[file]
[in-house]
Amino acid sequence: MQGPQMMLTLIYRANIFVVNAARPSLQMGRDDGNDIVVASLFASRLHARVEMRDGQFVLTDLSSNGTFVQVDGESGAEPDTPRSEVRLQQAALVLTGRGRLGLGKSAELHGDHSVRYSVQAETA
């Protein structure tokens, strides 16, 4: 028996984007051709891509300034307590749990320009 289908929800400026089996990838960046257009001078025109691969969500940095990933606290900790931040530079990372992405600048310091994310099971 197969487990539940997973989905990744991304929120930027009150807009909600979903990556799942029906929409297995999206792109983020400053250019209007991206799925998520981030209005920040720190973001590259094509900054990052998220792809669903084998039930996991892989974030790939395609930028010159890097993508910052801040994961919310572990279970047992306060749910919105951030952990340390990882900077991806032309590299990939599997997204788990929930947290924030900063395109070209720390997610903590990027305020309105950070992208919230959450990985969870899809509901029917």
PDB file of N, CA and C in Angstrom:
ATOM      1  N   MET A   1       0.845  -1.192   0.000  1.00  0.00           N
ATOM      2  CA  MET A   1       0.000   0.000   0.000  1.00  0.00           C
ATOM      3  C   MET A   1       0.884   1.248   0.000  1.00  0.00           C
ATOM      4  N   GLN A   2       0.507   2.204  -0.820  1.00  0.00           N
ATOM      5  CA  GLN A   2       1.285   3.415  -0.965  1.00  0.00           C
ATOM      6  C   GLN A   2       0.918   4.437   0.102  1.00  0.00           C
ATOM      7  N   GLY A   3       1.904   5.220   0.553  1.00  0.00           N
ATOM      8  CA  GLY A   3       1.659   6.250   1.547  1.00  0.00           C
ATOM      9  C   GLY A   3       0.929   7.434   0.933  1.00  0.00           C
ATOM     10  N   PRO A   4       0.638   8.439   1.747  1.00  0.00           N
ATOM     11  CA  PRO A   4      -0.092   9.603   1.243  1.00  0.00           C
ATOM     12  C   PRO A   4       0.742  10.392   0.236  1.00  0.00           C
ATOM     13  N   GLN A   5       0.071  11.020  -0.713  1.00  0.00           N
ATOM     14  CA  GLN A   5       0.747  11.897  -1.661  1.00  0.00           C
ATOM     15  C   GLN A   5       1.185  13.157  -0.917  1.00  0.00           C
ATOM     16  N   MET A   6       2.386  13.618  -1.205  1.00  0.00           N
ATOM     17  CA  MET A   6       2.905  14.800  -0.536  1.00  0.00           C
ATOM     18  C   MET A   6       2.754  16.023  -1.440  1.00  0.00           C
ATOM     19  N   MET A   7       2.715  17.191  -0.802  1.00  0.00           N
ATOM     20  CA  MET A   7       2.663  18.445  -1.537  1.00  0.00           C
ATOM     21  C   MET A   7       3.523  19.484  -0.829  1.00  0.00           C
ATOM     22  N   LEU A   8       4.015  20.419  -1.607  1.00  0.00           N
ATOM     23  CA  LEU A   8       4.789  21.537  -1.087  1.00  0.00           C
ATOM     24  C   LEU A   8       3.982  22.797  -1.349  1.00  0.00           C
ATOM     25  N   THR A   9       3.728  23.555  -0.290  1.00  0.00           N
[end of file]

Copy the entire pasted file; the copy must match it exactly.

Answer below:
[in-house]
Amino acid sequence: MQGPQMMLTLIYRANIFVVNAARPSLQMGRDDGNDIVVASLFASRLHARVEMRDGQFVLTDLSSNGTFVQVDGESGAEPDTPRSEVRLQQAALVLTGRGRLGLGKSAELHGDHSVRYSVQAETA
């Protein structure tokens, strides 16, 4: 028996984007051709891509300034307590749990320009 289908929800400026089996990838960046257009001078025109691969969500940095990933606290900790931040530079990372992405600048310091994310099971 197969487990539940997973989905990744991304929120930027009150807009909600979903990556799942029906929409297995999206792109983020400053250019209007991206799925998520981030209005920040720190973001590259094509900054990052998220792809669903084998039930996991892989974030790939395609930028010159890097993508910052801040994961919310572990279970047992306060749910919105951030952990340390990882900077991806032309590299990939599997997204788990929930947290924030900063395109070209720390997610903590990027305020309105950070992208919230959450990985969870899809509901029917």
PDB file of N, CA and C in Angstrom:
ATOM      1  N   MET A   1       0.845  -1.192   0.000  1.00  0.00           N
ATOM      2  CA  MET A   1       0.000   0.000   0.000  1.00  0.00           C
ATOM      3  C   MET A   1       0.884   1.248   0.000  1.00  0.00           C
ATOM      4  N   GLN A   2       0.507   2.204  -0.820  1.00  0.00           N
ATOM      5  CA  GLN A   2       1.285   3.415  -0.965  1.00  0.00           C
ATOM      6  C   GLN A   2       0.918   4.437   0.102  1.00  0.00           C
ATOM      7  N   GLY A   3       1.904   5.220   0.553  1.00  0.00           N
ATOM      8  CA  GLY A   3       1.659   6.250   1.547  1.00  0.00           C
ATOM      9  C   GLY A   3       0.929   7.434   0.933  1.00  0.00           C
ATOM     10  N   PRO A   4       0.638   8.439   1.747  1.00  0.00           N
ATOM     11  CA  PRO A   4      -0.092   9.603   1.243  1.00  0.00           C
ATOM     12  C   PRO A   4       0.742  10.392   0.236  1.00  0.00           C
ATOM     13  N   GLN A   5       0.071  11.020  -0.713  1.00  0.00           N
ATOM     14  CA  GLN A   5       0.747  11.897  -1.661  1.00  0.00           C
ATOM     15  C   GLN A   5       1.185  13.157  -0.917  1.00  0.00           C
ATOM     16  N   MET A   6       2.386  13.618  -1.205  1.00  0.00           N
ATOM     17  CA  MET A   6       2.905  14.800  -0.536  1.00  0.00           C
ATOM     18  C   MET A   6       2.754  16.023  -1.440  1.00  0.00           C
ATOM     19  N   MET A   7       2.715  17.191  -0.802  1.00  0.00           N
ATOM     20  CA  MET A   7       2.663  18.445  -1.537  1.00  0.00           C
ATOM     21  C   MET A   7       3.523  19.484  -0.829  1.00  0.00           C
ATOM     22  N   LEU A   8       4.015  20.419  -1.607  1.00  0.00           N
ATOM     23  CA  LEU A   8       4.789  21.537  -1.087  1.00  0.00           C
ATOM     24  C   LEU A   8       3.982  22.797  -1.349  1.00  0.00           C
ATOM     25  N   THR A   9       3.728  23.555  -0.290  1.00  0.00           N